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With 2 mm/s^2 acceleration, Hermes' 124 day trip from Low Earth Orbit to Low Mars Orbit is impossible.

"Low earth orbit?" a Weir defender might object, "It's all hyperbolic fly bys."

Which is wrong, of course. The hyperbolic rendezvous were extraordinary maneuvers made under unusual circumstances (Watney needing rescue). The 124 day earth to Mars trip preceded the Sol 6 windstorm that stranded Watney. There aren't hyperbolic fly bys either at the beginning or end of this leg of the journey.

"The 124 day trip wasn't depicted in the movie". It was described in Weir's book as well as the movie's back story provided by Fox.

Also Neil DeGrasse Tyson's trailer for the movie. 1:15 of Neil Degrasse Tyson's trailer has Hermes departing from low earth orbit. 2:20 gives the trip at 124 days.

In addition here's a graphic from Inside Science (thank you Pearson Art Photo). I underlined the relevant phrase.

enter image description here

A Weir defender writes "The 124 day mission seems to not include LEO, but otherwise is fine."

This is like saying the 5 hour drive from Spokane Washington to Great Falls Montana seems to not include the Rocky Mountains but otherwise is fine.

The cities are 300 miles apart so a 5 hour drive seems plausible until you take into account that they're separated by the Rocky Mountains.

And so it is with the Hermes 124 day trip. When you're only accelerating 2 mm/s^2, getting out of LEO is huge. Here is an illustration from Mark Adler's answer to the Stack Exchange question General guidelines for modeling a low thrust ion spiral?General guidelines for modeling a low thrust ion spiral?

enter image description here

Mark Adler's description of above spiral:

Here is an example of a spiral from a circular orbit to escape (C3=0):

This is normalized to the starting circular orbit, where the distances are in units of the initial orbit radius, and the acceleration is constant at 10−3 of the gravitational acceleration of the body at the initial orbit radius. The total ΔV to escape is 0.856 of the initial orbit velocity, as compared to 1.0 for the rule of thumb. The total time to escape is 136 initial orbit periods. It goes around the body about 40 times before escaping.

In Hermes' case the 2 mm/s^2 constant acceleration would be about 2*10^-4 of the gravitational acceleration at the initial body radius, so the delta V would be more than .856 * 7.73 km/s. But I'll be kind and go with this under estimate.

.856 * 7.73 km/s is about 6.6 km/s. At 2 mm/s^2, it would take Hermes 3.3 million seconds to achieve this delta V. 3.3 million seconds is ~38 days. That leaves about 90 days to go from a 1 A.U. to a 1.52 heliocentric orbit. Which isn't doable at 2 mm/s^2 acceleration.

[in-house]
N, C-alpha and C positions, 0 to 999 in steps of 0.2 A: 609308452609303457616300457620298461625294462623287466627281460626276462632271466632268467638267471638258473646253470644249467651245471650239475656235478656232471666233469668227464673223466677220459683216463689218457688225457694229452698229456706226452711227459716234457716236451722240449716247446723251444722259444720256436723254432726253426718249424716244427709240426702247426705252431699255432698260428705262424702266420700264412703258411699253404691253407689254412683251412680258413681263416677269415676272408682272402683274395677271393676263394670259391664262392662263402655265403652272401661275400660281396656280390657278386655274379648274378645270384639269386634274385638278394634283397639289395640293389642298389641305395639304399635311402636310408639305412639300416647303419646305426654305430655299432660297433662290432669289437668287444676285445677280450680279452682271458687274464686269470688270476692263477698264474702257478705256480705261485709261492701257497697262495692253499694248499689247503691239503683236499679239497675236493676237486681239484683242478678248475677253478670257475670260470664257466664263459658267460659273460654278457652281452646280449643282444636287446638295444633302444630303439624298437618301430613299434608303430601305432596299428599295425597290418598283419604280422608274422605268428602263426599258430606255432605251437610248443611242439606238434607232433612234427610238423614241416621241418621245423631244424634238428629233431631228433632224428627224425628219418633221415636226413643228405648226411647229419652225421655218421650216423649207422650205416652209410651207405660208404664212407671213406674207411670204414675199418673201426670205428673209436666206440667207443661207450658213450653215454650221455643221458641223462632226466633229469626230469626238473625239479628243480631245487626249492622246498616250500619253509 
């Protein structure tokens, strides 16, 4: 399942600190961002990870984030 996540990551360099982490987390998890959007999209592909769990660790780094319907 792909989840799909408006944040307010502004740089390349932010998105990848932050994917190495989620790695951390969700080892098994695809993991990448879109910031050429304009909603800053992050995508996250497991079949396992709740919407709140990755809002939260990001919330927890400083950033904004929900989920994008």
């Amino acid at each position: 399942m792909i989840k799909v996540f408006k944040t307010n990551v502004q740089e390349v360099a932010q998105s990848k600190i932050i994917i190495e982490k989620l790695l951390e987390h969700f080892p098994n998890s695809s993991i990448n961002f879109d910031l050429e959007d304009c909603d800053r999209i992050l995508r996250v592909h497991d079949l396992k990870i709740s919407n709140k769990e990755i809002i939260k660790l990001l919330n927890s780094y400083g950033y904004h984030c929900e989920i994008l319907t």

Most of that 38 days would be a slow spiral through the Van Allen Belts. Not only is the 124 day trip from LEO to LMO impossible, but it would also cook Watney and friends.

With 2 mm/s^2 acceleration, Hermes' 124 day trip from Low Earth Orbit to Low Mars Orbit is impossible.

"Low earth orbit?" a Weir defender might object, "It's all hyperbolic fly bys."

Which is wrong, of course. The hyperbolic rendezvous were extraordinary maneuvers made under unusual circumstances (Watney needing rescue). The 124 day earth to Mars trip preceded the Sol 6 windstorm that stranded Watney. There aren't hyperbolic fly bys either at the beginning or end of this leg of the journey.

"The 124 day trip wasn't depicted in the movie". It was described in Weir's book as well as the movie's back story provided by Fox.

Also Neil DeGrasse Tyson's trailer for the movie. 1:15 of Neil Degrasse Tyson's trailer has Hermes departing from low earth orbit. 2:20 gives the trip at 124 days.

In addition here's a graphic from Inside Science (thank you Pearson Art Photo). I underlined the relevant phrase.

enter image description here

A Weir defender writes "The 124 day mission seems to not include LEO, but otherwise is fine."

This is like saying the 5 hour drive from Spokane Washington to Great Falls Montana seems to not include the Rocky Mountains but otherwise is fine.

The cities are 300 miles apart so a 5 hour drive seems plausible until you take into account that they're separated by the Rocky Mountains.

And so it is with the Hermes 124 day trip. When you're only accelerating 2 mm/s^2, getting out of LEO is huge. Here is an illustration from Mark Adler's answer to the Stack Exchange question General guidelines for modeling a low thrust ion spiral?

enter image description here

Mark Adler's description of above spiral:

Here is an example of a spiral from a circular orbit to escape (C3=0):

This is normalized to the starting circular orbit, where the distances are in units of the initial orbit radius, and the acceleration is constant at 10−3 of the gravitational acceleration of the body at the initial orbit radius. The total ΔV to escape is 0.856 of the initial orbit velocity, as compared to 1.0 for the rule of thumb. The total time to escape is 136 initial orbit periods. It goes around the body about 40 times before escaping.

In Hermes' case the 2 mm/s^2 constant acceleration would be about 2*10^-4 of the gravitational acceleration at the initial body radius, so the delta V would be more than .856 * 7.73 km/s. But I'll be kind and go with this under estimate.

.856 * 7.73 km/s is about 6.6 km/s. At 2 mm/s^2, it would take Hermes 3.3 million seconds to achieve this delta V. 3.3 million seconds is ~38 days. That leaves about 90 days to go from a 1 A.U. to a 1.52 heliocentric orbit. Which isn't doable at 2 mm/s^2 acceleration.

Most of that 38 days would be a slow spiral through the Van Allen Belts. Not only is the 124 day trip from LEO to LMO impossible, but it would also cook Watney and friends.

With 2 mm/s^2 acceleration, Hermes' 124 day trip from Low Earth Orbit to Low Mars Orbit is impossible.

"Low earth orbit?" a Weir defender might object, "It's all hyperbolic fly bys."

Which is wrong, of course. The hyperbolic rendezvous were extraordinary maneuvers made under unusual circumstances (Watney needing rescue). The 124 day earth to Mars trip preceded the Sol 6 windstorm that stranded Watney. There aren't hyperbolic fly bys either at the beginning or end of this leg of the journey.

"The 124 day trip wasn't depicted in the movie". It was described in Weir's book as well as the movie's back story provided by Fox.